I’ve started reading a book that could turn out to be a real favorite. Entitled, “New Media: 1740-1914,” the book deals with the social ramifications of new media up to the era of broadcast radio. I’m only a very little way into the book, but it’s already fascinating. For instance, I’d always thought that the tendency for newspapers to have “telegraph” or “telegram” in their names was homage to the electric telegraph; instead, it stems from the optical telegraph, a notion we now know as semaphore but that, in the late-18th and early-19th centuries created an intellectual notion that information could unite a community. While the optical telegraph’s day passed quickly, the mental model persisted, and was elaborated upon first by newspapers and then the electric telegraph, two developments that worked somewhat harmoniously.
So, newspapers have long been about creating a common knowledge, a community substrate.
In a recent discussion, Clay Shirky discusses “accountability journalism” (reporters providing a check on public officials and private enterprise) and what he sees as an approaching trough in the activity that will leave mid-sized cities without adequate bulwarks against corruption and abuse.
A good portion of the discussion is vintage Shirky, with familiar tropes on the “accident” of the newspapers and the cross-subsidization of advertising and reporting that was caused by a supply-based economy:
. . . media is now created by demand rather than supply — which is to say the next web page is printed when someone wants it to be printed, not printed and stored in a warehouse in advance if someone who may want it.
It should be noted that Shirky’s observation about newspapers as an accident isn’t an indictment, just a fact of life. Most of human history has been ad hoc and accidental.
And accidents abound today. For instance, cable television companies are now, accidentally, broadband providers, and telephone companies are now, accidentally, mobile data providers. Computer companies are now music companies, and search engines now provide most of our digital maps.
Shifting to an information abundance economy (or a demand-based information economy) has led to dramatic decreases in the ability for content producers to charge premiums to advertisers or subscribers. They no longer hold the audience.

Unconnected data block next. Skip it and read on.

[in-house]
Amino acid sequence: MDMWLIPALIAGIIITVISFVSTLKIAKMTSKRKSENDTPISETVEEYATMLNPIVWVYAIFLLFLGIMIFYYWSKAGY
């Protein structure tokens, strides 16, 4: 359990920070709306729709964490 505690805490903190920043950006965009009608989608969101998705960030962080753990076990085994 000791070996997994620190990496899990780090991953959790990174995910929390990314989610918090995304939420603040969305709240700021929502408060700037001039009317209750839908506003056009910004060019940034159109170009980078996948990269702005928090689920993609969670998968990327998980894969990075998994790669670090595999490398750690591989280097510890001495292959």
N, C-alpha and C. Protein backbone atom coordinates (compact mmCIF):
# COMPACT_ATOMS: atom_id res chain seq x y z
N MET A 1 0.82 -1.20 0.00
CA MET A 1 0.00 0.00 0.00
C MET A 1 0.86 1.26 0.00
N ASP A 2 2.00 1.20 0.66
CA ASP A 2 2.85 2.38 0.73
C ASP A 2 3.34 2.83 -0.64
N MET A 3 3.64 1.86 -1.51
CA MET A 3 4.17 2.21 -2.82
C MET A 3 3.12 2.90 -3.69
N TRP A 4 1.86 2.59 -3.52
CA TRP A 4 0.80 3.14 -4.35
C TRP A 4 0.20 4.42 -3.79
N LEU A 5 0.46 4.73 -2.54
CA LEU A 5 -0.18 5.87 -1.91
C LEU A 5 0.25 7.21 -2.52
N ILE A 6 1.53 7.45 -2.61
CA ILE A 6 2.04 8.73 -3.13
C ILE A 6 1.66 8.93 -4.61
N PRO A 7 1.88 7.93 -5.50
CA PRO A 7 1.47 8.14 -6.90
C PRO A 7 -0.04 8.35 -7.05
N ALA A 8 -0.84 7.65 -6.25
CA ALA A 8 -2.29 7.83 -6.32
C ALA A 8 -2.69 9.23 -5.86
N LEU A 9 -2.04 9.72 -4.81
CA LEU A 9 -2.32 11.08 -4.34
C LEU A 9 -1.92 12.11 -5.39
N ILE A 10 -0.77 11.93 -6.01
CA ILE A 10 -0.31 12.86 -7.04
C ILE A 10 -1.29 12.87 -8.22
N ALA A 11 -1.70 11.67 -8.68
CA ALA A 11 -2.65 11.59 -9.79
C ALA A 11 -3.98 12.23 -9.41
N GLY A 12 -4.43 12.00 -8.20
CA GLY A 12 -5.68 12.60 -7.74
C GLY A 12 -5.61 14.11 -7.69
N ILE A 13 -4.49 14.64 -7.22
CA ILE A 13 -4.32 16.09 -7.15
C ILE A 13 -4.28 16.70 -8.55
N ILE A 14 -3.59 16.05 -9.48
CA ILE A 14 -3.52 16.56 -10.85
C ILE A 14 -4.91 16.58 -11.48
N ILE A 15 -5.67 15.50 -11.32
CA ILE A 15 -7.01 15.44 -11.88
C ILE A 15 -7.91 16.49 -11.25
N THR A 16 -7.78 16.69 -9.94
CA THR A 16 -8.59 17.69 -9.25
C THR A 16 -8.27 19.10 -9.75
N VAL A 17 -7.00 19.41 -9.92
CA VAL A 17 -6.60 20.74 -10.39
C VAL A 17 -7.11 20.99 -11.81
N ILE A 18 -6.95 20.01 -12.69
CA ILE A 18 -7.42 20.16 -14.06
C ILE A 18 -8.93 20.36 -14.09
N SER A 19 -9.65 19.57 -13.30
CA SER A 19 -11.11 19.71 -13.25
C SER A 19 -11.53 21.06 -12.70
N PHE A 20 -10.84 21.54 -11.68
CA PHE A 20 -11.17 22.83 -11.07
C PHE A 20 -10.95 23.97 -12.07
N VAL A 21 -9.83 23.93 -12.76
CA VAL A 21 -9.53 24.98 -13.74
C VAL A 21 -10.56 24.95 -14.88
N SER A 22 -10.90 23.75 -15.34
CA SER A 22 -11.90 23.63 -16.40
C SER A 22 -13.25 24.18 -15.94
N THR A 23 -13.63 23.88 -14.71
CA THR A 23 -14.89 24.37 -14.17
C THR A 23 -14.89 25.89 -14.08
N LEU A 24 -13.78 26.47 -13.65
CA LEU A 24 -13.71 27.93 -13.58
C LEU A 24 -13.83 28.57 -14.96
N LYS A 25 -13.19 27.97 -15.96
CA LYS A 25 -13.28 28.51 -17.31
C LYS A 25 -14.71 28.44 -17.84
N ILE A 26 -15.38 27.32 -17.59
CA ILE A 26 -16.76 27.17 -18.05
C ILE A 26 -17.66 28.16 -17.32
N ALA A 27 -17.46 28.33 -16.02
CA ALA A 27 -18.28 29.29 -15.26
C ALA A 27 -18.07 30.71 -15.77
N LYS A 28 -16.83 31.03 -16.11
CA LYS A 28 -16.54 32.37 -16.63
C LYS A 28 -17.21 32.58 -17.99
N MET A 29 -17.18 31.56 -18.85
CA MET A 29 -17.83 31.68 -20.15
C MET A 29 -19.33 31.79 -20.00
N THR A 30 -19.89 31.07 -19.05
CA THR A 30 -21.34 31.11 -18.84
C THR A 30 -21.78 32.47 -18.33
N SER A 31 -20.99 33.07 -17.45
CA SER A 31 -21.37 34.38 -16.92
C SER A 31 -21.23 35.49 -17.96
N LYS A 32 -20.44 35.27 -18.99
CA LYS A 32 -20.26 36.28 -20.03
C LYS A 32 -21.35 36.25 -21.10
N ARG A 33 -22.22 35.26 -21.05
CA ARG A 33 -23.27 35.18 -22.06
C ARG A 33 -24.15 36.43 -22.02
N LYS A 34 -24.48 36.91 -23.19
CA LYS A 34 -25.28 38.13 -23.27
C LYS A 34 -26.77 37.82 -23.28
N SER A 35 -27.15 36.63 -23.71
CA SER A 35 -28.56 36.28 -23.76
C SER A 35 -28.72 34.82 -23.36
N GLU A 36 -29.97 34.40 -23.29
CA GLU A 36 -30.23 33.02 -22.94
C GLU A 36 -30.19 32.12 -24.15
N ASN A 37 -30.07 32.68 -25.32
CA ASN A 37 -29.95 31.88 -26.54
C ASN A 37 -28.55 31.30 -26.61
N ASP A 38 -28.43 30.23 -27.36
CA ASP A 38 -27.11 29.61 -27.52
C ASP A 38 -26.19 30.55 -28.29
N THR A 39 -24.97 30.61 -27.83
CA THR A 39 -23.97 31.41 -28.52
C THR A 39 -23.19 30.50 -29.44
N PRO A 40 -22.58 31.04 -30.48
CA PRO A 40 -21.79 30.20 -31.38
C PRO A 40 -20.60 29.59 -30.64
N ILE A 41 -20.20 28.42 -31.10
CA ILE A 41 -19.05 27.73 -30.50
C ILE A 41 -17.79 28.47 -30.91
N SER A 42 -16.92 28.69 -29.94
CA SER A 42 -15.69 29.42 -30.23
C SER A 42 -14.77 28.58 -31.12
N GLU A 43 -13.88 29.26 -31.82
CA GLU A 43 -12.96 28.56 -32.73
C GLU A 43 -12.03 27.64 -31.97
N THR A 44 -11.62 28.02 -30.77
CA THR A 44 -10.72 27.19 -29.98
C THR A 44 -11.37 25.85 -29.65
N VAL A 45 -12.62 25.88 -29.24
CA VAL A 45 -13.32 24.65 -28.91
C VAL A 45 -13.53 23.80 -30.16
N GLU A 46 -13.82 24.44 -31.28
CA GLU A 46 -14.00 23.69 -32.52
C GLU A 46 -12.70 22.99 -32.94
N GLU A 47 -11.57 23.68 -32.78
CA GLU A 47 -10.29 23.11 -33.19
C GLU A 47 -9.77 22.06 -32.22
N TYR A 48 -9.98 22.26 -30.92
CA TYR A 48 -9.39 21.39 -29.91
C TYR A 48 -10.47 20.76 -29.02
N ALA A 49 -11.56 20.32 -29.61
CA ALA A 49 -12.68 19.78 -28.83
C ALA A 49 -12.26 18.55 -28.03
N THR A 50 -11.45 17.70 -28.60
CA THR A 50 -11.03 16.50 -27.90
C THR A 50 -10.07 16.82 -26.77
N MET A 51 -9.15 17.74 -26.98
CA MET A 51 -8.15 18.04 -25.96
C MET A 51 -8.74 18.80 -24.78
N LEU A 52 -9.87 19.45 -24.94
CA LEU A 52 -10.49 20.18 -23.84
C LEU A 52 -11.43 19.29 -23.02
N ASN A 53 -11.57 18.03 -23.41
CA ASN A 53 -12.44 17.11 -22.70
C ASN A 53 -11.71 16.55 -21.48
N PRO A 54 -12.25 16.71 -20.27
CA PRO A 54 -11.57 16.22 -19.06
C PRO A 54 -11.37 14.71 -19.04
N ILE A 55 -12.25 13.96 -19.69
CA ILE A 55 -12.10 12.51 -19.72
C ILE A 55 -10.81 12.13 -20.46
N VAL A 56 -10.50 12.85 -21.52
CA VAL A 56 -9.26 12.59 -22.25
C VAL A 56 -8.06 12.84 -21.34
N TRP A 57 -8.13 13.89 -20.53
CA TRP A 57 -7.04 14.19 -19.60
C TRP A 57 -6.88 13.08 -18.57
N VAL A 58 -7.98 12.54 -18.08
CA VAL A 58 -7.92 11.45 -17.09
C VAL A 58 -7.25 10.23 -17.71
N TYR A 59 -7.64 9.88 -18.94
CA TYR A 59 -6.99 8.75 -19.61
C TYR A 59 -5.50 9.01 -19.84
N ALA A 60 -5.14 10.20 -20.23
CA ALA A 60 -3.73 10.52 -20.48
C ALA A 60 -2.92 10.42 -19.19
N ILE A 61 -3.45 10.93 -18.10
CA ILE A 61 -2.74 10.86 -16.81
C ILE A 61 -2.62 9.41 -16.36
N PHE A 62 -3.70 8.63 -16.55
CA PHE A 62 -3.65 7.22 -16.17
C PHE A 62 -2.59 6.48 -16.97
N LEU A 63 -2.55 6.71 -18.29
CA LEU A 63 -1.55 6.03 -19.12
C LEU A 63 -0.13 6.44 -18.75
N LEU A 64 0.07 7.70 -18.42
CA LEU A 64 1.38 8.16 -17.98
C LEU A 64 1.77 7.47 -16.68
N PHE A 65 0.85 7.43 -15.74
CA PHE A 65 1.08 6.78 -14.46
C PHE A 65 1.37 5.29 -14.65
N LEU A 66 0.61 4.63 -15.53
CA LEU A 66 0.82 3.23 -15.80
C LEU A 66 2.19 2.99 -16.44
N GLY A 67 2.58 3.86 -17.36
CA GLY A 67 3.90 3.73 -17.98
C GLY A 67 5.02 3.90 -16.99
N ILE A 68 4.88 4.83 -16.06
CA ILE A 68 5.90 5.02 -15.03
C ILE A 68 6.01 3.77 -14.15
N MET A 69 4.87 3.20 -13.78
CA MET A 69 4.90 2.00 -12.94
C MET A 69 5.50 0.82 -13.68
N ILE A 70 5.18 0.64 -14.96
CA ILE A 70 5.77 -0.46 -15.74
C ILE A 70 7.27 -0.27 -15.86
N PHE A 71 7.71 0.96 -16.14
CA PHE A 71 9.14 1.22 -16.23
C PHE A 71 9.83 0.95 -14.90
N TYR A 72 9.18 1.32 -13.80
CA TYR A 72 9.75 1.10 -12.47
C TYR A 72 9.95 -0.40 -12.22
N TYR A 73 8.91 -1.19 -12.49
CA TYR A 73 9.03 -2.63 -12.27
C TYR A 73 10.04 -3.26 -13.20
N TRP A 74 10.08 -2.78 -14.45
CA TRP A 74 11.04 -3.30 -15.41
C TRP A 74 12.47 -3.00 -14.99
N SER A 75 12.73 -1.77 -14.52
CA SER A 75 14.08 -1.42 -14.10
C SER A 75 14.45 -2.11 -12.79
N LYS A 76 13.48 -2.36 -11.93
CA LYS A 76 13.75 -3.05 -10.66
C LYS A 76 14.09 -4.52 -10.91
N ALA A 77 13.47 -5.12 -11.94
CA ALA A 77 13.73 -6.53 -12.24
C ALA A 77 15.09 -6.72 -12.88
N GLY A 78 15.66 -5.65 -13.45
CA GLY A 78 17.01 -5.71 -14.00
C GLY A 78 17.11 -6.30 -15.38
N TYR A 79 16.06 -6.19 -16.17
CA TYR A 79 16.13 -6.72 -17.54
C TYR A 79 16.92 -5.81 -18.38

Shirky is concerned that mid-sized cities will be the losers in this, lacking sufficient local focus to charge a targeting ad premium and lacking the scale to charge a distribution ad premium. Caught in the middle, they will vanish, leaving a vast swath of America without accountability journalism — beat reporters sitting in meetings, asking questions, pushing for answers.
There’s already evidence this is happening, from Seattle to Denver. In fact, John Temple, formerly of the Rocky Mountain News, recently gave a talk in which he reflected on the reasons for their failure, which largely came down to an inability to look beyond the battle for print ascendancy:
The problem was we were fighting the last war. We didn’t understand what was happening to the playing field. Media companies used to think they were in control. That they could “own” a market. What we didn’t take into account is that in this new era, consumers were going to be in control.
And now Denver is down to one paper, and it’s hoping to “return to profitability this year.”
Journals emerged at about the same time as common newspapers (early 18th century), and unite and define intellectual communities, as well. And journals have benefited from the same “supply-side” information asymmetry.
Social change is hard to predict, and it’s completely non-linear. There could be a lacuna in journalism, just as there could be a void in scholarly publishing if smaller journals find themselves betwixt and between investing and focusing in this new digital age.
Is there a void appearing as author-pays journals and large journals diverge? Will something vital fall through the gap?